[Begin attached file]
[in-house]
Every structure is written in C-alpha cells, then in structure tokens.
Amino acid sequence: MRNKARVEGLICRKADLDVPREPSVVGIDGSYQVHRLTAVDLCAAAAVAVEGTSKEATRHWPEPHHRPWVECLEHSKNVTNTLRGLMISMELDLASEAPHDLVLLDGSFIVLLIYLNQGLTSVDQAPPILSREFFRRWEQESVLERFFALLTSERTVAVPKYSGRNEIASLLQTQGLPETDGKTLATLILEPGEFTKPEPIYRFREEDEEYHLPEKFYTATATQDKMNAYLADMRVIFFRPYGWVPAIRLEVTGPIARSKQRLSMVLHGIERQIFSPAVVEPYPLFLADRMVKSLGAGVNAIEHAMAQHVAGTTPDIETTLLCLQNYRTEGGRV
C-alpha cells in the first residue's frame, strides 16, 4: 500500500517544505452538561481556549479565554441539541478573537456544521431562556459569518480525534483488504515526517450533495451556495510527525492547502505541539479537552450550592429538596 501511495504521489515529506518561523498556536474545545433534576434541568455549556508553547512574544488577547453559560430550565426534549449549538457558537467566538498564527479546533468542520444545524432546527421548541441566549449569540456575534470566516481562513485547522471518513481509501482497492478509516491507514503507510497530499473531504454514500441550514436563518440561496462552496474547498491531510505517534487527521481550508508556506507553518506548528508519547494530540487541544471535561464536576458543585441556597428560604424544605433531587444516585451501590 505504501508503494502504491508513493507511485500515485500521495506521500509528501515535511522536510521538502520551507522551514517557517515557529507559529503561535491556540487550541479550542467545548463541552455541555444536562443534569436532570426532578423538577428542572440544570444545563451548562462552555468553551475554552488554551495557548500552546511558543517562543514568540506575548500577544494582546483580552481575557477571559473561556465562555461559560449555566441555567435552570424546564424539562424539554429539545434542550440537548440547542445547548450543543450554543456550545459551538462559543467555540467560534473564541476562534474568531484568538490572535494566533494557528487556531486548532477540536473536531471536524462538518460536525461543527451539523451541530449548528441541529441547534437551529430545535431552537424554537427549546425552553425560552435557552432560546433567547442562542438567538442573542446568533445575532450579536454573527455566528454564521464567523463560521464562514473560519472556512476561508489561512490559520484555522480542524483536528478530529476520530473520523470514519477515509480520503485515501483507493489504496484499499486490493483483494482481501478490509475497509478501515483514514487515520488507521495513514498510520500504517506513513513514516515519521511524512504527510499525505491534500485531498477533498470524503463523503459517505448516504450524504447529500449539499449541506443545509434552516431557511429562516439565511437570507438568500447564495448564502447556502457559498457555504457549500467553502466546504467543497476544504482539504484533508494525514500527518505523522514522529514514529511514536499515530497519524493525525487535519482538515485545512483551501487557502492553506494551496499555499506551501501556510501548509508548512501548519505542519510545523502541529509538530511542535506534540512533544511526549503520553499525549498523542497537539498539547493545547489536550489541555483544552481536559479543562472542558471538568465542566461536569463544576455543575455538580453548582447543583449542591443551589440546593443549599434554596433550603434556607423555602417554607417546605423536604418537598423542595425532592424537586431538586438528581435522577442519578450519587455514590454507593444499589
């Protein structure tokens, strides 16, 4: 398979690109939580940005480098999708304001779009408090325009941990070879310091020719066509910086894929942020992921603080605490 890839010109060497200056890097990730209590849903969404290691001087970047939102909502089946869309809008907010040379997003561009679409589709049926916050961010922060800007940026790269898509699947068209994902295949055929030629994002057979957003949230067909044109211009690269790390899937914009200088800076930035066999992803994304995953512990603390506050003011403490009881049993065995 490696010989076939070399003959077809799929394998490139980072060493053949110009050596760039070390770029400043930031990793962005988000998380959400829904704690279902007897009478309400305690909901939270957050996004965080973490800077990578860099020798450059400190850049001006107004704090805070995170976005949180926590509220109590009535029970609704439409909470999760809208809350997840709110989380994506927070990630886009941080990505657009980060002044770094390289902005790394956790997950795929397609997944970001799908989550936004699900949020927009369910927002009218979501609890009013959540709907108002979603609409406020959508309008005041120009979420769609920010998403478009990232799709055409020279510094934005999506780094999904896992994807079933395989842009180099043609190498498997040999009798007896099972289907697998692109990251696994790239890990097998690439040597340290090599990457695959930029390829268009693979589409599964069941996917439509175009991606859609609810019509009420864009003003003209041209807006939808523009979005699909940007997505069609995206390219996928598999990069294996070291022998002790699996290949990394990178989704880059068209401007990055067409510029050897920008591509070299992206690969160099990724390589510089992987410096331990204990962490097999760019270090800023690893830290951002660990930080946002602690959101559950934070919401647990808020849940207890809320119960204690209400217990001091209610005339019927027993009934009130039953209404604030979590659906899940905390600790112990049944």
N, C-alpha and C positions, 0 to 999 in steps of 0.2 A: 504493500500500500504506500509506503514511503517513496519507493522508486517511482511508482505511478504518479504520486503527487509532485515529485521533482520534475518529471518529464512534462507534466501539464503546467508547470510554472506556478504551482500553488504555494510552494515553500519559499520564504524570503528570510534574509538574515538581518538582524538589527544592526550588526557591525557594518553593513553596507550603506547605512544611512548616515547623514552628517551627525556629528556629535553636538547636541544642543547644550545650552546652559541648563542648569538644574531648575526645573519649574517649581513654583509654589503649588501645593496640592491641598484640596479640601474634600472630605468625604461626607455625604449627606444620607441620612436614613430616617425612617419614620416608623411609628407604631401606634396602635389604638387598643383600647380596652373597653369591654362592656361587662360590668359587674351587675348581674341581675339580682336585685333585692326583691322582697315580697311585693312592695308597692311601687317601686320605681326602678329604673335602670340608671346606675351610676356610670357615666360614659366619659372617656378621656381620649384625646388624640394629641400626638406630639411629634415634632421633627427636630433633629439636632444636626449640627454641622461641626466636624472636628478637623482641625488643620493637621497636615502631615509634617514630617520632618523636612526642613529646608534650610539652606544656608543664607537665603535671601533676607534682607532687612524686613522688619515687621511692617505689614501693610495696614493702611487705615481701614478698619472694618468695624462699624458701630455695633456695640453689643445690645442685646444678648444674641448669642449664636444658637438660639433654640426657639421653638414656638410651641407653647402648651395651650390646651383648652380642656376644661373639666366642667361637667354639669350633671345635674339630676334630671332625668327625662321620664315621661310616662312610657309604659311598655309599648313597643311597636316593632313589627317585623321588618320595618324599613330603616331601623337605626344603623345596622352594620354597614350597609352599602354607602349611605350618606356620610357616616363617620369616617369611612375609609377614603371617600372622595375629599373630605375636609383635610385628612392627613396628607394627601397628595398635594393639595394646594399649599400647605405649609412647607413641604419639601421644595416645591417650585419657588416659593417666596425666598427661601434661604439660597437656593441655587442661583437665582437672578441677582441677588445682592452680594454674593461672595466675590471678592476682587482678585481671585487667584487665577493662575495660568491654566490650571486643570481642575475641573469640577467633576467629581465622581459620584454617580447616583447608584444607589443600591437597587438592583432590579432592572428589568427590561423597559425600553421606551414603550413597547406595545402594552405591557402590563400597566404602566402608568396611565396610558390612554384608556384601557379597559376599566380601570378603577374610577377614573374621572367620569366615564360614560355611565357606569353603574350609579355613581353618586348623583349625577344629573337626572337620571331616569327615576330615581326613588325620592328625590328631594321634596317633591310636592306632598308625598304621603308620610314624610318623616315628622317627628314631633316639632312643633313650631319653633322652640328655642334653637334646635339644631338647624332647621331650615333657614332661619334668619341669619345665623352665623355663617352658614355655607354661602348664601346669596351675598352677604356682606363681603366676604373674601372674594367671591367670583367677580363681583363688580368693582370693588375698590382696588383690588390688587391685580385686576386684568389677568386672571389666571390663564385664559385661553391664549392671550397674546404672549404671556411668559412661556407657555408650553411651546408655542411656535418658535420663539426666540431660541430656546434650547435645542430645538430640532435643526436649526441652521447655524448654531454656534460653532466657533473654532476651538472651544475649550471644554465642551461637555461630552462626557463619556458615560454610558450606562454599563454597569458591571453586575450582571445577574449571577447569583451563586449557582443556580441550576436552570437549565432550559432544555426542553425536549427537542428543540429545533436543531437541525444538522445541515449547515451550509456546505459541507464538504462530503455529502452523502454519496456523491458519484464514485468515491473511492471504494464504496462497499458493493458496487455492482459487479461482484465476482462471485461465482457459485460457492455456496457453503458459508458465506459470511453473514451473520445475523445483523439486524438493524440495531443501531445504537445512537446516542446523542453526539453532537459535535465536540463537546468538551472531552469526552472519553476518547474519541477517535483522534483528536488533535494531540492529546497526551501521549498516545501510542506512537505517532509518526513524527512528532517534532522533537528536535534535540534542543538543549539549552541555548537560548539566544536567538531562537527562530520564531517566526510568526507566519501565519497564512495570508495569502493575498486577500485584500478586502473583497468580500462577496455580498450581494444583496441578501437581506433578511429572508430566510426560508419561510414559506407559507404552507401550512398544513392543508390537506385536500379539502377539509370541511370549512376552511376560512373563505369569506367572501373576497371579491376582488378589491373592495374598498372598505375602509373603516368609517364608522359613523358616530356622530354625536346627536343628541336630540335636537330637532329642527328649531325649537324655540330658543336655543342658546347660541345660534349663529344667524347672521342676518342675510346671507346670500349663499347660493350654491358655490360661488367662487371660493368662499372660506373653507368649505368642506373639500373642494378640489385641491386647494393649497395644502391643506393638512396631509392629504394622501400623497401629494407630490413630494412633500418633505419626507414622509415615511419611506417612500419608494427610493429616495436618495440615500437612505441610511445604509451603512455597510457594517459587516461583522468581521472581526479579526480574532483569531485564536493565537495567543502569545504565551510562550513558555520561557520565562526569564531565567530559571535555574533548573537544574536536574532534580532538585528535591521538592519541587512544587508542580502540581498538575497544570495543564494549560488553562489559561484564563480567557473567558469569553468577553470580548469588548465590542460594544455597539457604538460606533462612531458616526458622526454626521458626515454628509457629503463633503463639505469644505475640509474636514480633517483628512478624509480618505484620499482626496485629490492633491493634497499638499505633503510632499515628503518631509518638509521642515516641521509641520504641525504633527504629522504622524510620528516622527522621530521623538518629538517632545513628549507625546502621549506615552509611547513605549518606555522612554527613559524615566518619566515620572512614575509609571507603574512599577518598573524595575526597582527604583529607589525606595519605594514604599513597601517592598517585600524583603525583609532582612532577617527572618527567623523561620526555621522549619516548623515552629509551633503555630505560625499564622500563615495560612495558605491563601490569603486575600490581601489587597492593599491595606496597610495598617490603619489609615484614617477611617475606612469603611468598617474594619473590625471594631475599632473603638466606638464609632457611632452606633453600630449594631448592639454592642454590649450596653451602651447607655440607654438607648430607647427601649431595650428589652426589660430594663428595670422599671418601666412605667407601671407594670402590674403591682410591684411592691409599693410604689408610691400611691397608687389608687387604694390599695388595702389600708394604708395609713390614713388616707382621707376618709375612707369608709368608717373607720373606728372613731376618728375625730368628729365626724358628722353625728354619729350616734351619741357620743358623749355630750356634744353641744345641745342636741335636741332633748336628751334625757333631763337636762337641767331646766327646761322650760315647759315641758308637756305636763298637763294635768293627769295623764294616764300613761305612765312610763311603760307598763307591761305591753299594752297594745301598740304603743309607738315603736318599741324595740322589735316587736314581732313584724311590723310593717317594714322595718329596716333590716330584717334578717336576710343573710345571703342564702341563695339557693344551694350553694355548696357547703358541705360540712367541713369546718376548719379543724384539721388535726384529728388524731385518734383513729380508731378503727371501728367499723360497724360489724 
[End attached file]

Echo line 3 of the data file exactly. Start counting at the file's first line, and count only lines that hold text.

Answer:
Amino acid sequence: MRNKARVEGLICRKADLDVPREPSVVGIDGSYQVHRLTAVDLCAAAAVAVEGTSKEATRHWPEPHHRPWVECLEHSKNVTNTLRGLMISMELDLASEAPHDLVLLDGSFIVLLIYLNQGLTSVDQAPPILSREFFRRWEQESVLERFFALLTSERTVAVPKYSGRNEIASLLQTQGLPETDGKTLATLILEPGEFTKPEPIYRFREEDEEYHLPEKFYTATATQDKMNAYLADMRVIFFRPYGWVPAIRLEVTGPIARSKQRLSMVLHGIERQIFSPAVVEPYPLFLADRMVKSLGAGVNAIEHAMAQHVAGTTPDIETTLLCLQNYRTEGGRV